• The result was clearly disappointing for Gordon Brown and the Labour Party whose share of the popular vote at29% was its second lowest in the post 2nd World war period. Labour failed because it failed to articulate a credible overall strategy for the future government of the UK and its opinion poll leads in terms of preferred party policies on salient issues, on a range of image criteria and leadership criteria had declined quite significantly between 2001 and 2005 and declined even further between 2005 and 2010. Thus the Conservatives were the preferred party on the economy [which was the most salient issue of the campaign], on immigration and race relations and on law and order [which had become increasingly salient issues in the 2005 and 2010 General Elections] and even narrowly [in some but not all polls on Education [which had traditionally been a "Labour issue"]. Labour remained the preferred party on Health but by a narrower margin than in previous General Elections . Labour's lead on a range of image criteria such as looking after people in real  need and understanding the problems of Britain had also declined significantly especially in comparison with 1997 and 2001.
  • Despite his apparent successes in relation to international financial matters Gordon Brown had failed to create an image of leadership competence and he failed to convince the electorate that he would be able to manage a process of necessary policy renewal within the Labour Party which left him open to the danger that many voters would now come to believe that after thirteen years of Labour Government it was now "time for a change". He also faced considerable political difficulties as a result of his perceived dithering over whether to call a General Election in Autumn 2007, the financial crisis,  the subsequent economic recession , his abolition of the 10p tax rate, the MPs' expenses crisis , the criticisms of his managerial style and his allegedly poor relations with ministers and senior civil servants and his poor presentational skills all of which led to three perhaps poorly organised and half-hearted attempts between 2007 and 2010 to force him to resign the leadership of the Labour Party . If even his own Party was dissatisfied with his leadership this could hardly be expected to encourage  confidence among the wider electorate while Brown's  so-called "Bigotgate"  gaffe could possibly have been expected to be the last straw [!] leading to Labour defeat and Conservative victory. But is was not to be...quite!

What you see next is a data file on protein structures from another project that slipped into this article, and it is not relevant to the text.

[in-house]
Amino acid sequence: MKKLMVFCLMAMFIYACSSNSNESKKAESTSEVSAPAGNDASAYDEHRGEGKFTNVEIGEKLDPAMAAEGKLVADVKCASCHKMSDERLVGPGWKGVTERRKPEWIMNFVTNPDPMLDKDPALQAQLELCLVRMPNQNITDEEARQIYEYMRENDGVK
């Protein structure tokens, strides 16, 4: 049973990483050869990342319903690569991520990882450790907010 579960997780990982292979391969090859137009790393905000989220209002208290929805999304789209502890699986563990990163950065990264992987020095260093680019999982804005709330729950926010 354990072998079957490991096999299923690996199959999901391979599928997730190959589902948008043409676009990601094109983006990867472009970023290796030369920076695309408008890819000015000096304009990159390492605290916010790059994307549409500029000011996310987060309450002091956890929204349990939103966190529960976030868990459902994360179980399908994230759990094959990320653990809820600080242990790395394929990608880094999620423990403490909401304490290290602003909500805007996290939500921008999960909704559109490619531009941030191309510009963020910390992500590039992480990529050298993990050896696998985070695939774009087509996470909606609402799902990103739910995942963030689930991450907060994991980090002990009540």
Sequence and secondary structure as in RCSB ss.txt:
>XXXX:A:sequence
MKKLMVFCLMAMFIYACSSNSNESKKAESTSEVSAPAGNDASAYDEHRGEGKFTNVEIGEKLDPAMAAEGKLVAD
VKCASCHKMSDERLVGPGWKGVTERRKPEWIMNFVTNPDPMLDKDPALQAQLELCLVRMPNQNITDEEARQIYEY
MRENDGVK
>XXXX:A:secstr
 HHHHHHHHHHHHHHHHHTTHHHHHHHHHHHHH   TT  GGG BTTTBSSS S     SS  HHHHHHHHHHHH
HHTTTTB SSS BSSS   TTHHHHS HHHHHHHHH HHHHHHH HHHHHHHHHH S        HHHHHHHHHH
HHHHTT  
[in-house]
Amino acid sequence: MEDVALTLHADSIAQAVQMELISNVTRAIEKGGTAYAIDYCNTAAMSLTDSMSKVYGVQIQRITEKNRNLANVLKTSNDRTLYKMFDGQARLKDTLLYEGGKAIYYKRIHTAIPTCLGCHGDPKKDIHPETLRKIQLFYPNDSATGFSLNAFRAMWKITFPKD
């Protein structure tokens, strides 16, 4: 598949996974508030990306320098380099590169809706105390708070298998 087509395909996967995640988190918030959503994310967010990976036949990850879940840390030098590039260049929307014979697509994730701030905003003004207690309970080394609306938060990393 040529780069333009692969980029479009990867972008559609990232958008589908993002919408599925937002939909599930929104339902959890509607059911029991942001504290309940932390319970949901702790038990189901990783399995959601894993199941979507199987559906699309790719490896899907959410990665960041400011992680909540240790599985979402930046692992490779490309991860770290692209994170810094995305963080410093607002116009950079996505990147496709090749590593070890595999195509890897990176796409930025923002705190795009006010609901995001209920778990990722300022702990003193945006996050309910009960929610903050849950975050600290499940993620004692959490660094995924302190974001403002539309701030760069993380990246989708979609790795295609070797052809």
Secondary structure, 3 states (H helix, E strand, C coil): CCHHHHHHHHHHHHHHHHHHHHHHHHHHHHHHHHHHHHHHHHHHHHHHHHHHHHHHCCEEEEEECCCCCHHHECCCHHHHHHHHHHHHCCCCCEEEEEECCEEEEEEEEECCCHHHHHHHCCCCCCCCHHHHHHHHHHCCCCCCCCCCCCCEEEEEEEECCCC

• David Cameron had what many people believed to be very effective communication skills and a strategy designed to improve the overall image of the Conservative Party and to develop voter-friendly policies  which would locate the Conservatives closer to the ideological spectrum than had been the case under the successive unsuccessful leaderships of William Hague, Iain Duncan Smith and Michael Howard. Cameron's aim in a nutshell was to "decontaminate the Conservative brand" by reforming the Conservative PPC selection procedures and focussing on issues such as the necessary expansion of public services and the protection of the environment while de-emphasising  traditional Conservative themes such as immigration and race relations, law and order, taxation reduction and Europe in the hope that once the brand had been detoxified the electorate would now be more willing to listen sympathetically to what the Conservatives had to say on traditional Conservative themes.
  • In a phrase which was first coined during the leadership of Iain Duncan Smith this was to be the politics of AND: better public health services and tougher law and order; better schools and tougher immigration laws and so on. Opinion poll data suggest that Cameron's strategy was partially successful: he was preferred to Brown as a Prime Minister; the Conservatives were preferred to Labour as the Party best able to manage the economy; and Conservative ratings in other policy area and on other image criteria all improved but as the data presented in the main body of this document suggest the Conservative ratings simply did not increase enough to secure victory. Also given the parlous state of the Labour Party it must have been very disappointing to the Conservatives that they did not secure outright victory in these circumstances which seemed particularly favourable to them.
  • Data from Ipsos Mori indicate that although David Cameron was perceived at the time of the 2010 General Election as most likely to make the most effective Prime Minister his overall lead over Gordon Brown was considerably smaller than Tony Blair's over John Major, William Hague and Michael Howard respectively in 1997, 2001 and 2005 .